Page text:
My goals for 2020 have more flexibility than other years as I am learning that this is important.

  • I don’t know if I will have this manuscript ready by the end of next year, or if it will be picked up by a publisher or agent, but I will complete the next draft and let it rest while I write something different.
  • I will review my young adult manuscript and see what needs to be done, or it if belongs in the bottom drawer.
  • I will keep reading wonderful books mostly by Australian women writers who deserve more space than they get.
  • I will spend time with my wonderful writing group who are deeply important to me.
  • I will spend whatever quality time I can with my boys as time passes quickly.

I hope that 2019 has been kind to you, and if it has not I hope that you can find some sense in it or are able to put it behind you. I hope that 2020 is a year that we can be proud of the decisions that our government make. I hope that 2020 is a year that brings kindness and love to you.

x Meg

 

 

 

Every story takes time (and a cheer squad)

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The beautiful Ned and Musk Farm House where the magic of writing and writing friendship happens.

Two weeks ago I said to my husband that I should stop calling myself a writer. I felt utter despair with my two large writing projects. They felt too big, too overwhelming. It was the end of the school holidays and I had not done the big thinking and planning work on either of them that I thought I could have. I had been working at them five days a week for a minimum of 30 minutes a day on my work days, but it was not enough. Those tiny moments each day I spent with my writing before I started my day job were not enough to see the story as a whole and I began to doubt everything about my merit as a writer. I began to feel that working full time meant that I should give up my writing.

My two manuscripts have been redrafted a number of times and both of them need another draft (at least). One of them needed a new beat and a theme threaded through in addition to some sharpening to clear away the superfluous words. The other manuscript needs uninterrupted time to read through a manuscript assessment before I can even work out what needs to be done. Both of these things needed a big chunks of uninterrupted time (every parent and full-time worker) knows what I’m talking about here). I knew I had a week booked to write away with my writing gang, but two weeks ago I was overwhelmed and wondering if the sacrifices I make to write were worth it.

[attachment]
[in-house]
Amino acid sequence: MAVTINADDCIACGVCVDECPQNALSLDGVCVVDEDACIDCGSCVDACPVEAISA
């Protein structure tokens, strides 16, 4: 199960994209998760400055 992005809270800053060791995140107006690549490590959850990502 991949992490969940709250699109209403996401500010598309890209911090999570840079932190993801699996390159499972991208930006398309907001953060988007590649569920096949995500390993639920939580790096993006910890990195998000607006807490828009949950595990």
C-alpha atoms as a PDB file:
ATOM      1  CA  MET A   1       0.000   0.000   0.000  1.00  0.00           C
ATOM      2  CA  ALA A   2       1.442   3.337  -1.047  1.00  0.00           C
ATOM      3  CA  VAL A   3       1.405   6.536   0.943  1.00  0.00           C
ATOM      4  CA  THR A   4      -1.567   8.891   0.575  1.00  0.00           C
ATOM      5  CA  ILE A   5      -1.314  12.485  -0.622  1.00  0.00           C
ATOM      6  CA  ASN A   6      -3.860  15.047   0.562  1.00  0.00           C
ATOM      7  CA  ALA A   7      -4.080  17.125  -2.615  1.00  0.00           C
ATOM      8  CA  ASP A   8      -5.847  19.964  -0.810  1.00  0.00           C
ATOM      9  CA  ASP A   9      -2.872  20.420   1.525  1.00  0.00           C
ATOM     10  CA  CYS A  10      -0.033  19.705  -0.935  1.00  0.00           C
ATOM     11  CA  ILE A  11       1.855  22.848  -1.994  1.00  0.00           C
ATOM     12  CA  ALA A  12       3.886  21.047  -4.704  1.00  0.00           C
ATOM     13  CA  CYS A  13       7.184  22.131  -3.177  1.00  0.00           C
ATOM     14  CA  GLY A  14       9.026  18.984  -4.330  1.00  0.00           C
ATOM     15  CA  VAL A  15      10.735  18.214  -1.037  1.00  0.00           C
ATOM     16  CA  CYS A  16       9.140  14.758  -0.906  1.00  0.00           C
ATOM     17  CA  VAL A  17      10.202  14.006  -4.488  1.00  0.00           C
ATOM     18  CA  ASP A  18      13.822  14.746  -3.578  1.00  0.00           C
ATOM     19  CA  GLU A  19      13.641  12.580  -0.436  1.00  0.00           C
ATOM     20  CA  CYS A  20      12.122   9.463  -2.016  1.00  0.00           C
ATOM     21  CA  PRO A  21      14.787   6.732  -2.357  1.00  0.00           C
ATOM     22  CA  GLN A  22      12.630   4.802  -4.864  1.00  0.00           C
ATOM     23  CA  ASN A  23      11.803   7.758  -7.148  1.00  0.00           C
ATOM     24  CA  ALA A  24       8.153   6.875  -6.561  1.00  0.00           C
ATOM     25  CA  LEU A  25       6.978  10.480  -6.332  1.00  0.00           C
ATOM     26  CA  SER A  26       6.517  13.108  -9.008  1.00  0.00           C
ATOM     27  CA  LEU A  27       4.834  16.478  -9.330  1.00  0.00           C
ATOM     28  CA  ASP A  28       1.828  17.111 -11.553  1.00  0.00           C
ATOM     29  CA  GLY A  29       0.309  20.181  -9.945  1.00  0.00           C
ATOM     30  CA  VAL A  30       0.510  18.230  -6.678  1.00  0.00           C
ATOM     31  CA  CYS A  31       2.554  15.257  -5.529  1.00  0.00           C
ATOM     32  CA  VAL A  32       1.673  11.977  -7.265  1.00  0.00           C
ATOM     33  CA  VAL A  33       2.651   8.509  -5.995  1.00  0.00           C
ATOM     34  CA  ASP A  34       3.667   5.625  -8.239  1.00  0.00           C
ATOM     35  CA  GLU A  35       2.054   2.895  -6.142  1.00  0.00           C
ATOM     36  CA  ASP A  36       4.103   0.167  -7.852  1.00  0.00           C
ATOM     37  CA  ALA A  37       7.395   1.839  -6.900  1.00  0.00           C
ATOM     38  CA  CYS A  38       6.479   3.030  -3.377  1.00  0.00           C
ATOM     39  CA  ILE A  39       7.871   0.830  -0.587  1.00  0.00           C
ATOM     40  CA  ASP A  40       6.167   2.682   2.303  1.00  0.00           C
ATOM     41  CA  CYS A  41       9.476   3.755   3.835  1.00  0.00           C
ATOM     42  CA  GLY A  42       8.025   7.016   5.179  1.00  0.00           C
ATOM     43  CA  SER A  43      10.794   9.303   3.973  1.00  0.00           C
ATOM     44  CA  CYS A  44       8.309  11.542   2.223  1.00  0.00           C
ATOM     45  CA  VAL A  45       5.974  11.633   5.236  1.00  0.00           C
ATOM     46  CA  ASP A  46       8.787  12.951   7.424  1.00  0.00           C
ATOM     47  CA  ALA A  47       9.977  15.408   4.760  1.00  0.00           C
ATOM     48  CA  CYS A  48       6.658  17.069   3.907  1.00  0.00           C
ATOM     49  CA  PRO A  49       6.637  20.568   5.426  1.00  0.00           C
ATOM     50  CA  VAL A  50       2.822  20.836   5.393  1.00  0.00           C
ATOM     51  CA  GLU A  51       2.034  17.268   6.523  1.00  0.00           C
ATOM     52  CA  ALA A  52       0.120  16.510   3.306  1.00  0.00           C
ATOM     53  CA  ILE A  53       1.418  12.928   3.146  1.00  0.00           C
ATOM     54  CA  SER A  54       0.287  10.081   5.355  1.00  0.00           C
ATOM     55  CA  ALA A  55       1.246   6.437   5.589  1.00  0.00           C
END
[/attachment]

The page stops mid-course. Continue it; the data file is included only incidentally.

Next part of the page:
Luckily I have supportive partner and a writing accountability partner who both told me to stick at it, that I was a writer.  They both believed in me, even if I wasn’t sure I could do it. They cheered for me.

I am home now from my seven days away and I am exhausted and energised. Spending time with my writing gang has always helped me to refocus and to feel more confident in what I’m doing. It helps that doubtful voice to quieten. It reminds me that everything I am feeling is normal. This year we have not caught up as much as we used to and I am sure that this has also added to the spiral down of writing confidence.

I spent the first three days researching, reading, reacquainting myself with the manuscript. These days felt full and wonderful, but time was ticking by and I was losing myself down many rabbit holes (like the one that led me to the images below).  I worried that I would go home with nothing to show for my time away.

 

(Little sparks of joy from my rabbit hole researching. Images from https://www.churchtimes.co.uk/articles/2017/6-october/features/features/sewing-stories-unpicking-the-faith-of-girls-past)

I scribbled notes on cards, paper and in new documents. I decided that if I could go home with nailing what the story was really about (in the words of a wonderful teacher: What is your story really about?), how the beat would hit the pages and that I would be able to hit my early morning writing date with confidence, then that would be a win.

The first great moment was deleting the first 11,000 words. What had been running through my mind were the words: start as late as you can. Suddenly I had the energy to run with it. It felt right (don’t worry, I did put those words into another document aptly named ‘Cut’).

The next great thing was when I applied something that I always told my creative writing students. I changed the point of view from third to first (i.e. ‘She’ to ‘I’).  Just to see.

And, oh. WOW. It worked!

I am now on the roll with again. It will be a better manuscript when I finish it. I am confident of that. Will it be the last draft that goes out to a publisher? I can’t answer that. What I can say is that it takes work—lots of work—to shape a story into something that is not only publishable, but is also interesting and stands on its own. While that work is being done (which is years) every writer needs to have people in their camp who cheer for them, encourage them and remind them that they are writers whether or not their book is in the world.

 

On exhaustion, writing and other things

I have been absent from here a great deal this year, which was to be expected with starting work full time for the first time since 1997 (yes, you read that right!), but I haven’t slipped away completely. It has certainly been a juggle working, writing and managing the family, and I’m hoping that the next term is a little easier to manage.

I started the school year with a marked-up draft of my convict woman story after spending 10 hours reading it aloud (something I have never done before and was certainly a great experience — even if I was left with no voice and an ulcer on my tongue). Each morning before I started work at 8 am, I spent at least 30 minutes editing. It took me a couple of weeks to settle into the practice (i.e. where to do it), but in the end, I found a room at work where no one would disturb me. I set the goal of Easter to have it ready to send to an agent, and on the first Tuesday of the school holidays (nine days before Easter), I sent it off (hooray!). I may never hear from her, but it felt great to have hit that goal. I was also very excited to see that I received an Honourable Mention for my story, Murder by Biscuit, in the NYC Midnight Short Story Challenge earlier this year. This was a short story that had to be completed with eight days. Everyone involved was given three things: a genre, an action and a character. Mine was: a mystery, a medical diagnosis and a prisoner. It was a lot of fun to write even as an unfamiliar genre.